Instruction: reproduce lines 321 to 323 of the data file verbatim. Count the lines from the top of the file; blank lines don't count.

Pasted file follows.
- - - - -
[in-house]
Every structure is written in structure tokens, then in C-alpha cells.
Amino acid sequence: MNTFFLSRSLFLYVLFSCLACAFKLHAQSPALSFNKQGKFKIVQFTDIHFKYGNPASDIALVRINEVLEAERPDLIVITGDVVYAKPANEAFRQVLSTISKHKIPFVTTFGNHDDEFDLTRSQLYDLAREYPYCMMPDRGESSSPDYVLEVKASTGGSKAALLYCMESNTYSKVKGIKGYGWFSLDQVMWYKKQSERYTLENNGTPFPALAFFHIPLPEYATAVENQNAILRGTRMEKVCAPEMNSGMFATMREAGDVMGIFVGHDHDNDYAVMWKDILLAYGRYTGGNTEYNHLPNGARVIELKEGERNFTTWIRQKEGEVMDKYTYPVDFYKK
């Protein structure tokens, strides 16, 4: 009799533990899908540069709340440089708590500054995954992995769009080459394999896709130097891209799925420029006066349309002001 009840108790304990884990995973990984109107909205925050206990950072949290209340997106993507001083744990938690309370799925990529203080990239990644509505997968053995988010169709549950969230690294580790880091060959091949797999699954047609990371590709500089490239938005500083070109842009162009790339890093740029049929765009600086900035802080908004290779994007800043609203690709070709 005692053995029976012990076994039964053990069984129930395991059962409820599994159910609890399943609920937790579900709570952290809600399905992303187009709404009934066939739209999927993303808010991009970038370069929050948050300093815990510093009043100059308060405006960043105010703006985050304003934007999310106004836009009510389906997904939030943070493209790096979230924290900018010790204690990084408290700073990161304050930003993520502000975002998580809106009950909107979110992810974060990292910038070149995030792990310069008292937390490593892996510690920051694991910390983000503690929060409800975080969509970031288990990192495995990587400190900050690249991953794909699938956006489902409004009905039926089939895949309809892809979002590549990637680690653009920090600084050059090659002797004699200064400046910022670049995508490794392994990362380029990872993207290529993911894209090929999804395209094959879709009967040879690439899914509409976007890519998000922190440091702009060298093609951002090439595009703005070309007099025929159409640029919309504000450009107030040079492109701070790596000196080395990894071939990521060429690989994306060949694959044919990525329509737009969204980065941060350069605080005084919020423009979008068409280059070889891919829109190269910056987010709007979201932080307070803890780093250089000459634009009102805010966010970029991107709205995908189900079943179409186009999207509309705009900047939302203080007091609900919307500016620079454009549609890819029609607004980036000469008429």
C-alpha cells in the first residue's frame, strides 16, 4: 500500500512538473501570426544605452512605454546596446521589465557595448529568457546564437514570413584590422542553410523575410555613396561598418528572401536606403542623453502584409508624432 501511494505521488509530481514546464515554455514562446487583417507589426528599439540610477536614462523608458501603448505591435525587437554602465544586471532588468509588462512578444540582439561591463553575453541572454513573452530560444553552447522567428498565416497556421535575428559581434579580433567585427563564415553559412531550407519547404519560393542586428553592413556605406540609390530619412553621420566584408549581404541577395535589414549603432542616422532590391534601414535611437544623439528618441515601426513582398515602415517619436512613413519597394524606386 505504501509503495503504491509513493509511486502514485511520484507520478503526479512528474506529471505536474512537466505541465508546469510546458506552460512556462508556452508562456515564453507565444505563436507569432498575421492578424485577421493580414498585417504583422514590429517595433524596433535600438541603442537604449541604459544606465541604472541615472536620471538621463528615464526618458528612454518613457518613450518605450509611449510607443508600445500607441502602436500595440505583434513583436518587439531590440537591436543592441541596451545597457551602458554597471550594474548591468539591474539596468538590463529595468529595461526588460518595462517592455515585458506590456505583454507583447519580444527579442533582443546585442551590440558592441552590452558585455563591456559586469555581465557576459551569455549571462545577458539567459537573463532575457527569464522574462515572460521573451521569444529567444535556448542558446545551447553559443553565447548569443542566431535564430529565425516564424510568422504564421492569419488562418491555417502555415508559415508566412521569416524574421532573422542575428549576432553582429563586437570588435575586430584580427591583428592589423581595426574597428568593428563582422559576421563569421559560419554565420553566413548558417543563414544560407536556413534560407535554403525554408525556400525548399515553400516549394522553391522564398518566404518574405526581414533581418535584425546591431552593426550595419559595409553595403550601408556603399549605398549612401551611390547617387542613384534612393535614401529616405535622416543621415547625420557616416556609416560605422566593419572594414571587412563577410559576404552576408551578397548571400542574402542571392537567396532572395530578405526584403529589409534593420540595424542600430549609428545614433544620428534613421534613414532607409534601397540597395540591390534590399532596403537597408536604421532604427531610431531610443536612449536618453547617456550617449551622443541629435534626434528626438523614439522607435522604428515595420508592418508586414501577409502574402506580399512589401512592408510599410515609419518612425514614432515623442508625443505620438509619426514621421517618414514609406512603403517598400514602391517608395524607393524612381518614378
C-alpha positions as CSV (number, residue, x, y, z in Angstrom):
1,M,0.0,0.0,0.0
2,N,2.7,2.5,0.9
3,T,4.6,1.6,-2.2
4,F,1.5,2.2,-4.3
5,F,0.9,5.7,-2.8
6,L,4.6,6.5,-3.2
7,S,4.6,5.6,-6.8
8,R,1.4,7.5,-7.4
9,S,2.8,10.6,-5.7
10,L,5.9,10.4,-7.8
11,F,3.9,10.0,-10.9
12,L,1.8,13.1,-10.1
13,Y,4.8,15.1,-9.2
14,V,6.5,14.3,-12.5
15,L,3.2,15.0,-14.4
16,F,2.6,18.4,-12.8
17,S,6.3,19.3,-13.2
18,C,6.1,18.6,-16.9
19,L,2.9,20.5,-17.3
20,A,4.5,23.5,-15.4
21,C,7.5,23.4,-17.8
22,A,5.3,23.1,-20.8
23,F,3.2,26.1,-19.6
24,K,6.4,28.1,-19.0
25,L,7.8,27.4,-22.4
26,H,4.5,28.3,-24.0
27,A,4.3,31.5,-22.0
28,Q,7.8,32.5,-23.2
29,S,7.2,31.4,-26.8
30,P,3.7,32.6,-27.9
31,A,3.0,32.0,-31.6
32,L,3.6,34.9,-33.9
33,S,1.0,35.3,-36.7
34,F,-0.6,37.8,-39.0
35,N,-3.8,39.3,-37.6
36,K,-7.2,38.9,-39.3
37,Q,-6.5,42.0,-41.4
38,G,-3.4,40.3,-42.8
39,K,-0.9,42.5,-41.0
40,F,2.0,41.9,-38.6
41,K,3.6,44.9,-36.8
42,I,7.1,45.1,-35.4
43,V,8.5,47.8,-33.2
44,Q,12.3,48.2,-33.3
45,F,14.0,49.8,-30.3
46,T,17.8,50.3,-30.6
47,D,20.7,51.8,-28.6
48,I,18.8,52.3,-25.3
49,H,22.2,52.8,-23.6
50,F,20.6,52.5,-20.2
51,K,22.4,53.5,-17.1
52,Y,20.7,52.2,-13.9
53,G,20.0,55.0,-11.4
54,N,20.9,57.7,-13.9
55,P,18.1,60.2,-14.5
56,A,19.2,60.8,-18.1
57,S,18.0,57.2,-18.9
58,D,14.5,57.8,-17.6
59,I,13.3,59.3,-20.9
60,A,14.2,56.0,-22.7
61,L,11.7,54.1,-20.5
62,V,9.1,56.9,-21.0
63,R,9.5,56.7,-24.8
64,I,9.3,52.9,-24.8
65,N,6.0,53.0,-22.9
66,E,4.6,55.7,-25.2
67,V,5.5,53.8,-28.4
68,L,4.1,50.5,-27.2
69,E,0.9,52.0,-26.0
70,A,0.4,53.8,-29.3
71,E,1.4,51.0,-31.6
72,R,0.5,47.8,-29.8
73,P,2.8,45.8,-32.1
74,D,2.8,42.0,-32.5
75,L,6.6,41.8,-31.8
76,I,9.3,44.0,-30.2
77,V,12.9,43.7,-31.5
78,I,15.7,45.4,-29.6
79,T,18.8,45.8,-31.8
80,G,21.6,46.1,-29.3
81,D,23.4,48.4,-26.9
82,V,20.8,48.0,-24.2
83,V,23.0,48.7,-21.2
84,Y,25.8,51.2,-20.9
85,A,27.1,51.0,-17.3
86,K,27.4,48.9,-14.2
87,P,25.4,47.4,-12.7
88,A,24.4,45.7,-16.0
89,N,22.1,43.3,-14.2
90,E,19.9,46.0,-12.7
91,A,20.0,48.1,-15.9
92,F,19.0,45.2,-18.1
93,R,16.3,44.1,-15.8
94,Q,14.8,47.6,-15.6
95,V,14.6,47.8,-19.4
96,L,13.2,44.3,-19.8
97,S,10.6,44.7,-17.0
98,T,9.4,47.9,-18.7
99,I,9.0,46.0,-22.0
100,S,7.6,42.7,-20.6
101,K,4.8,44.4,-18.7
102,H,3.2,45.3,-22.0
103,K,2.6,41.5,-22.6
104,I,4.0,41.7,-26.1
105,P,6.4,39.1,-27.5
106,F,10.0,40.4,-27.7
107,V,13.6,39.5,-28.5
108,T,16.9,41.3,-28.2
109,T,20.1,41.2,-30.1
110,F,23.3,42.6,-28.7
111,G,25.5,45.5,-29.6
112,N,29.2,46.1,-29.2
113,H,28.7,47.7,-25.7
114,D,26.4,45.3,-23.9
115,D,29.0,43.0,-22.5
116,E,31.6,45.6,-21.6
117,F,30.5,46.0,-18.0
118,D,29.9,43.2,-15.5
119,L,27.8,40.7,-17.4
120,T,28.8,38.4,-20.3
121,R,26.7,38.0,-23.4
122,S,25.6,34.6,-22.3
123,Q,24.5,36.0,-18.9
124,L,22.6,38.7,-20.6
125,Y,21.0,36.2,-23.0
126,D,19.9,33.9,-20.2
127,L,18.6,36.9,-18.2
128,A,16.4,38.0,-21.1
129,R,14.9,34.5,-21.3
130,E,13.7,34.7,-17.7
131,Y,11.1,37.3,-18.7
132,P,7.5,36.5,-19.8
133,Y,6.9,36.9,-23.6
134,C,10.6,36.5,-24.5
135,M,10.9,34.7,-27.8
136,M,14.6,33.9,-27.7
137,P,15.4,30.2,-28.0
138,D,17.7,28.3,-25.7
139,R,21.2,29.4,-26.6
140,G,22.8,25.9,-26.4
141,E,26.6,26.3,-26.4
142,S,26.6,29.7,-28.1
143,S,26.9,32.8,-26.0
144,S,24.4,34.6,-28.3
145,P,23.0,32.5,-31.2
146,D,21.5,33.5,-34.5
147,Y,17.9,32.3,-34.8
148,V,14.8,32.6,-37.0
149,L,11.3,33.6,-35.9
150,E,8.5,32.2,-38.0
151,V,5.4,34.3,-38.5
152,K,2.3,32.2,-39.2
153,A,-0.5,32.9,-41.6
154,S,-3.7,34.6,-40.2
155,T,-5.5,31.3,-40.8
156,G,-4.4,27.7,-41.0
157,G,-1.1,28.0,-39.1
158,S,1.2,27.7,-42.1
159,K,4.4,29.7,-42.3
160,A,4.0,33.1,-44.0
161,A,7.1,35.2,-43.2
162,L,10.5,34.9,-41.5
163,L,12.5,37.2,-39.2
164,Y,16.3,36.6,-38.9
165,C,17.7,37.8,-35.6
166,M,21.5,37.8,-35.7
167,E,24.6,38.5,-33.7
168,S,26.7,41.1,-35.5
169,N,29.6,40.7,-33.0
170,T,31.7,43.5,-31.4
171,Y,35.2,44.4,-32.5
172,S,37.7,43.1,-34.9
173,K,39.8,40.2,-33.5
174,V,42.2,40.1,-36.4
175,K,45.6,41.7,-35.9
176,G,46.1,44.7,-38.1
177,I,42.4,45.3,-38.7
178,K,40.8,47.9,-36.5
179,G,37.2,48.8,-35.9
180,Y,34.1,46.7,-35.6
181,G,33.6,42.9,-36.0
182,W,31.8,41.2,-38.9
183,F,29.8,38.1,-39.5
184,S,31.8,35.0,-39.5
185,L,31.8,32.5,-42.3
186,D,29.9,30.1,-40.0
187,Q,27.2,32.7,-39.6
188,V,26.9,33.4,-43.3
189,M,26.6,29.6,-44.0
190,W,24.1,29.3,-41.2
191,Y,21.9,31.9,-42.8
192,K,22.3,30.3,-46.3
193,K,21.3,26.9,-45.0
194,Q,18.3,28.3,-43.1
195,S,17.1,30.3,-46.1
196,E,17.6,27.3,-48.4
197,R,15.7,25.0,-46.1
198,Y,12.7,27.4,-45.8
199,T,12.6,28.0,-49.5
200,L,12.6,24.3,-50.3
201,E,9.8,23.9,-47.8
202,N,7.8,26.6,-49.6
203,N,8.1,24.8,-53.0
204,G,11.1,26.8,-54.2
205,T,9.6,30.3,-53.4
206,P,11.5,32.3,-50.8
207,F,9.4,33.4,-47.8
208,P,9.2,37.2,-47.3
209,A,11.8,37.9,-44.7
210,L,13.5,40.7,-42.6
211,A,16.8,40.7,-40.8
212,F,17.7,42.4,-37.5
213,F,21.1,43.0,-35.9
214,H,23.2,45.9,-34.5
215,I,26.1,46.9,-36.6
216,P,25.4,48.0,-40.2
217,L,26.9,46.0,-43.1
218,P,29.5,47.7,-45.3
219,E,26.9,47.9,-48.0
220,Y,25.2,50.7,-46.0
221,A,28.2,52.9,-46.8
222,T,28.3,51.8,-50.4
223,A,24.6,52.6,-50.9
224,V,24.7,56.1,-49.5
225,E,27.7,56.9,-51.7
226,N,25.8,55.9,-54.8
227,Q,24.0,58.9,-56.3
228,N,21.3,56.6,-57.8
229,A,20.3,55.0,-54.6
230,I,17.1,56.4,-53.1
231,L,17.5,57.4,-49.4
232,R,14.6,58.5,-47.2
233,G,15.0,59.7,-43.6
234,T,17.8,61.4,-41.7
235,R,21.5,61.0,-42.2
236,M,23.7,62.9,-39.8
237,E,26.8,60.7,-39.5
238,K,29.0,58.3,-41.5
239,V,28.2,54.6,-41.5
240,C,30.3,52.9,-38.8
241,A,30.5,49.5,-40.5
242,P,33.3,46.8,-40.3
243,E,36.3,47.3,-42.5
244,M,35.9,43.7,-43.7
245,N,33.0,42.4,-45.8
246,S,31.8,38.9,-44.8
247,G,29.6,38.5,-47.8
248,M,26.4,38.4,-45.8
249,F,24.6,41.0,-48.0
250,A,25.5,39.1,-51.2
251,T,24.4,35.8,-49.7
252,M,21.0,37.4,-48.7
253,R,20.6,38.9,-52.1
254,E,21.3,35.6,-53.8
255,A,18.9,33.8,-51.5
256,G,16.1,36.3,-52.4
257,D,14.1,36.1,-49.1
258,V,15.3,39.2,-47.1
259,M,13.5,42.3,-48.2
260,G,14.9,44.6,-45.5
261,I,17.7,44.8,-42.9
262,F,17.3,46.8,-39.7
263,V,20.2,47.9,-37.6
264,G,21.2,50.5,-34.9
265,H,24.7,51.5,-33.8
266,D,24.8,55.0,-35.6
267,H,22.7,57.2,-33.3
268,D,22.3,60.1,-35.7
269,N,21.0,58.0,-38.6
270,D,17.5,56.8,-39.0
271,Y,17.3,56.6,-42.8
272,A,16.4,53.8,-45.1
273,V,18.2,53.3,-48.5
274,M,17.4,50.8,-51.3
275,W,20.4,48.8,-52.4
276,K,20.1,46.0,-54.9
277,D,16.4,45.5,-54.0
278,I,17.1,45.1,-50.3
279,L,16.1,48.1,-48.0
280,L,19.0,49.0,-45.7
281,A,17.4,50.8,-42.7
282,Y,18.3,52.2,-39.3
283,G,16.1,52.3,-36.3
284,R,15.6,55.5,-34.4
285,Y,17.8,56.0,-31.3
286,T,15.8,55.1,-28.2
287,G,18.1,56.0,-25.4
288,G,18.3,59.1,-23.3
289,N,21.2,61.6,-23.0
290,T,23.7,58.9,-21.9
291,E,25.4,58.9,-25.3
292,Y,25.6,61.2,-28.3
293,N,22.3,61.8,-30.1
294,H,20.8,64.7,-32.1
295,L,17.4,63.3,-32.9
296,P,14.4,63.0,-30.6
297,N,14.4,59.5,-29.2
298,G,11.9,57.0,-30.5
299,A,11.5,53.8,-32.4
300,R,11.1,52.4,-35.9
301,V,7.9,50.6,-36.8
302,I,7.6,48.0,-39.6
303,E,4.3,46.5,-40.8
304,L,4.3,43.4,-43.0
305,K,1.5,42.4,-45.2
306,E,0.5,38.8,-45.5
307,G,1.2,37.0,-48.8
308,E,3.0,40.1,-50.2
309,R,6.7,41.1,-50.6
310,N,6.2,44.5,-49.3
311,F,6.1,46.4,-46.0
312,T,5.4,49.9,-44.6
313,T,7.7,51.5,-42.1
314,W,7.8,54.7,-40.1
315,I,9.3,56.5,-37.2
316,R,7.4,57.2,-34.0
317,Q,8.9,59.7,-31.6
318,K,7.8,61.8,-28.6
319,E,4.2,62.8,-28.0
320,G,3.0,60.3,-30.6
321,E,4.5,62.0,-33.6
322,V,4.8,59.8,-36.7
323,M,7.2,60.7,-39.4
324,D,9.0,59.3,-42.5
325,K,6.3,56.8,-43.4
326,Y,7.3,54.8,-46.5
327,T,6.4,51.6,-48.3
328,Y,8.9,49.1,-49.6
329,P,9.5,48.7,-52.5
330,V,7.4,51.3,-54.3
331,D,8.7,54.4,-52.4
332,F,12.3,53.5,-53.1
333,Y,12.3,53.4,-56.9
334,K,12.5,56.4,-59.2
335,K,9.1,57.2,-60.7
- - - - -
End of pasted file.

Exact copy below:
315,I,9.3,56.5,-37.2
316,R,7.4,57.2,-34.0
317,Q,8.9,59.7,-31.6